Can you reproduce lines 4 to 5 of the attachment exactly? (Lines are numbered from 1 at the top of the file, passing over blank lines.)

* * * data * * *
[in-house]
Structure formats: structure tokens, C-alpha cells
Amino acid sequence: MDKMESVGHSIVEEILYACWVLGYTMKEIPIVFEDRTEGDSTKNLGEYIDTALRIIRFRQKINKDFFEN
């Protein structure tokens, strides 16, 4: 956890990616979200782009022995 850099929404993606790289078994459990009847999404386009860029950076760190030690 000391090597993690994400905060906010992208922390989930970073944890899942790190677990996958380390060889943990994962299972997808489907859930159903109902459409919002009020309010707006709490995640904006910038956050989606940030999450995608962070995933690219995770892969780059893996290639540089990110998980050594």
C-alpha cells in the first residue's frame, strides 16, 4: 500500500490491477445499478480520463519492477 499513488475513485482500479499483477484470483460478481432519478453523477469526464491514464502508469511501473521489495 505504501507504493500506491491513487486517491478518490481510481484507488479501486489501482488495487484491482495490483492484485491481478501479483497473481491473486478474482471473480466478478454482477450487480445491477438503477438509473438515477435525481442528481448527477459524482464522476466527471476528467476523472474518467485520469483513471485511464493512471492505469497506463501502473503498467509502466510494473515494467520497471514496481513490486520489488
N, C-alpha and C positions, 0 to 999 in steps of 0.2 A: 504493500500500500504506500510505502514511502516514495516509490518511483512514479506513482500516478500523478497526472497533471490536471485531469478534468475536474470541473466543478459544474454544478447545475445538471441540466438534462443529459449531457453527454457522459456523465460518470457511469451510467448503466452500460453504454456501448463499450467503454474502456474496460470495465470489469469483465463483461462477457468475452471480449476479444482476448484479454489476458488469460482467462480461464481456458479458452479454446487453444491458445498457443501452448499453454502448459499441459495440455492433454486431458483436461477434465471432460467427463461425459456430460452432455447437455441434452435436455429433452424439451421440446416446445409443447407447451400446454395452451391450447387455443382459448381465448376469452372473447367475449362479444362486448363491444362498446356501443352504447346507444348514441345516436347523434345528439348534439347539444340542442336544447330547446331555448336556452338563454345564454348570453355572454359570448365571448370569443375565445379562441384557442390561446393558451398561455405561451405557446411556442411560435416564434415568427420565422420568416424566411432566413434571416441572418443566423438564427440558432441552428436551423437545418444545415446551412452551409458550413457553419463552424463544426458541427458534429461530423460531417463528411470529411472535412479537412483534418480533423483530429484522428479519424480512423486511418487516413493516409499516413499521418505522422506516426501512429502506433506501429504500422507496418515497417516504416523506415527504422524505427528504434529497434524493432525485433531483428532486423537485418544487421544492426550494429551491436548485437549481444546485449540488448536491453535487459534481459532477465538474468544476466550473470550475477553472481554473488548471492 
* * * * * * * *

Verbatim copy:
């Protein structure tokens, strides 16, 4: 956890990616979200782009022995 850099929404993606790289078994459990009847999404386009860029950076760190030690 000391090597993690994400905060906010992208922390989930970073944890899942790190677990996958380390060889943990994962299972997808489907859930159903109902459409919002009020309010707006709490995640904006910038956050989606940030999450995608962070995933690219995770892969780059893996290639540089990110998980050594």
C-alpha cells in the first residue's frame, strides 16, 4: 500500500490491477445499478480520463519492477 499513488475513485482500479499483477484470483460478481432519478453523477469526464491514464502508469511501473521489495 505504501507504493500506491491513487486517491478518490481510481484507488479501486489501482488495487484491482495490483492484485491481478501479483497473481491473486478474482471473480466478478454482477450487480445491477438503477438509473438515477435525481442528481448527477459524482464522476466527471476528467476523472474518467485520469483513471485511464493512471492505469497506463501502473503498467509502466510494473515494467520497471514496481513490486520489488